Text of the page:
The Lost Tapes: 1972-1974
- LP limited to 1,000 copies
- Another sure to sell-out limited edition vinyl release from Lion Productions & Vintage, including full size insert with detailed liner notes by Doug Sheppard, plus photos, and lyrics
- Bluesy hard rock band that rose from the ashes of Touch. Their sole album was released on ABC/Dunhill Records in 1974. Despite the fact that the band never toured in support of their amazing album, over the years the word has gotten out about this incredible album and the band enjoys cult success among collectors. Easily one of the best examples of “cock rock” ever put onto wax.
- Long sought after unreleased recordings from this hard-nosed raunchy Detroit-style 70s hard rock band whose 1974 debut album on ABC is highly regarded. A smashing collection of memorable tracks featuring vicious growling guitar from Joey Newman, soulful vocals of Jeffs Hawks, along with the non-stop rocking backbone of Bruce Hauser (bass) and Len Fagan (drums). These guys really knew how to ride the pocket and lay down some badass rock ‘n’ roll.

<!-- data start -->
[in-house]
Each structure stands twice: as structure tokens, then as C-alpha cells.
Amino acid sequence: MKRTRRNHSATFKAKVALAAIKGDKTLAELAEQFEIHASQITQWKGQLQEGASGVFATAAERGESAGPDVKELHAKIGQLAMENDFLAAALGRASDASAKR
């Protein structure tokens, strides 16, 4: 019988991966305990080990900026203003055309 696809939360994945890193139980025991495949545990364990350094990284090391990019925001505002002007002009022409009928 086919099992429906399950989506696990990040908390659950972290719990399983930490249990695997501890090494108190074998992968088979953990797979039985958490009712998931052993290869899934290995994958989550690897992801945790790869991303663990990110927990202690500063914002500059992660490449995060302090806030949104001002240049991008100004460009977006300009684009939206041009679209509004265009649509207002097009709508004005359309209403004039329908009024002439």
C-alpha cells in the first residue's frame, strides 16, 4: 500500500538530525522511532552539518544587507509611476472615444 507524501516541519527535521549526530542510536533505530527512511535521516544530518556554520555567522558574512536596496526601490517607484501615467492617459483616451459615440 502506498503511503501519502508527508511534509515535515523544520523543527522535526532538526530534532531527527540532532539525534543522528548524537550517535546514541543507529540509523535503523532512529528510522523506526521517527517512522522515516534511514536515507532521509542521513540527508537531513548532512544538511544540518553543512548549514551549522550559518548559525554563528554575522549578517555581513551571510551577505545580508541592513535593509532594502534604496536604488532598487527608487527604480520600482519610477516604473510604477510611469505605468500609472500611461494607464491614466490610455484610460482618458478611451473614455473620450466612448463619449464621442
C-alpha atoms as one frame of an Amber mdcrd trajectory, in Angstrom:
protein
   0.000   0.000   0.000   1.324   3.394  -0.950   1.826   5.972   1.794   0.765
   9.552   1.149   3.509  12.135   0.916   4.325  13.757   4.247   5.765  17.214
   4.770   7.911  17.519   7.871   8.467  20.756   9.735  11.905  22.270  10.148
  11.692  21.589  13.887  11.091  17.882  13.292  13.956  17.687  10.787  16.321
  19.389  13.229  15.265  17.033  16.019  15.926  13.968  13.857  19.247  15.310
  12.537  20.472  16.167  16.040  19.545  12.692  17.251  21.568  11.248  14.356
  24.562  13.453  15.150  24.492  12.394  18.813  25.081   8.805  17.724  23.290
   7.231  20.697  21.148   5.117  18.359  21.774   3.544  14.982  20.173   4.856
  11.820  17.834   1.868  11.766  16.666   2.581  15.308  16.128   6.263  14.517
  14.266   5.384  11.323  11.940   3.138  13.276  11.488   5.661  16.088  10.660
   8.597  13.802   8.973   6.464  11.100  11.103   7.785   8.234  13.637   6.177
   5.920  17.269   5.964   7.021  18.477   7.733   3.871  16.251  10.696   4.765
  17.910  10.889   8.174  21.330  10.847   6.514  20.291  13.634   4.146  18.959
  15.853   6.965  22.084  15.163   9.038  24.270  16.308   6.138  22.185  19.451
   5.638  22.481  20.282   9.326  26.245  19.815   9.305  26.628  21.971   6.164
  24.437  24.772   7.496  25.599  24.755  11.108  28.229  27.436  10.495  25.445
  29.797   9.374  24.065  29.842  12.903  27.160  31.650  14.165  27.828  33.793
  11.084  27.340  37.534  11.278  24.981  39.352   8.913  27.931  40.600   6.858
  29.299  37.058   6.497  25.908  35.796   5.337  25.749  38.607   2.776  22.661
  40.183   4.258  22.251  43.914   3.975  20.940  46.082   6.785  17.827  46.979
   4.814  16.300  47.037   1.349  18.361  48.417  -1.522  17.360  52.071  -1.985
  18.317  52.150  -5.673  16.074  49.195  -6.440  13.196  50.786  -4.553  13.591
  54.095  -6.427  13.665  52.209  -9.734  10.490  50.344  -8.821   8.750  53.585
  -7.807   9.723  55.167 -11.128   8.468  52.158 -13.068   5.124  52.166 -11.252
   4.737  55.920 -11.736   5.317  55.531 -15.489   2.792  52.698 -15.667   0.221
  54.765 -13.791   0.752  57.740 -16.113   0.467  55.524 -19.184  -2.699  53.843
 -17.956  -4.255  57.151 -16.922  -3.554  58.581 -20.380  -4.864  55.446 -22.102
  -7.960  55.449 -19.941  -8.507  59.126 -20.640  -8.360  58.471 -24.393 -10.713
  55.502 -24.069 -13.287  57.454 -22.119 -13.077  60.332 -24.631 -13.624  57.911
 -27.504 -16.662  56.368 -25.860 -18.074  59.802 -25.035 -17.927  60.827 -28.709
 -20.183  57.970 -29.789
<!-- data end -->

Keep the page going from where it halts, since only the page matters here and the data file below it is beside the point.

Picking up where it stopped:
About forty years in the making, and finally the world has the second Stepson album! Utilizing tapes preserved by drummer Len Fagan then transferred to digital and mastered by bassist Bruce Hauser, this fine collection of twelve songs is as close as the world will ever get to a real second Stepson album. Some is raw, some is embryonic, but it’s all prime stuff for fans to savor, reflecting the band’s “devil may care” attitude and rock ’n’ roll lifestyle. And just in case you don’t believe that the band liked to party, consider that the exact recording dates (and even some locations) have long been forgotten. To borrow an old adage: If you can remember Stepson, you weren’t there. Kicking off with a crunching riff by guitarist Joey Newman, ‘Danger Zone’ is the heaviest track Stepson ever cut, replete with an ominous atmosphere reflecting the seedy side of their native Los Angeles; ‘Streets of Alameda’ (1974) is an ode to vocalist Jeff Hawks’ hometown, featuring a liquor store holdup and a stolen Lincoln used as the getaway car. ‘Flesh & Blood’ is the only track on here that got an official release, albeit by ex-Smith belter Gayle McCormick as the title track to her second solo album, released by Decca in 1972. This version showcases the riff in full glory. And if you don’t believe that this riff is strong, consider that The Tonight Show band played it for approximately two weeks in 1976, prompting Fagan to confront “author” Don Menza, who coincidentally did the Flesh & Blood album’s horn charts and was now claiming credit for the song under the title ‘Instant Heart.’ The song disappeared from late night TV show shortly thereafter. ‘Bad Situation,’ the only other 1974 track, describes the band’s predicament that year: a track that should have propelled them to the big time, but instead bounced off a brick wall like a tennis ball. The maracas and funkified quasi-Bo Diddley groove hint at Stepson’s growth and what might have been.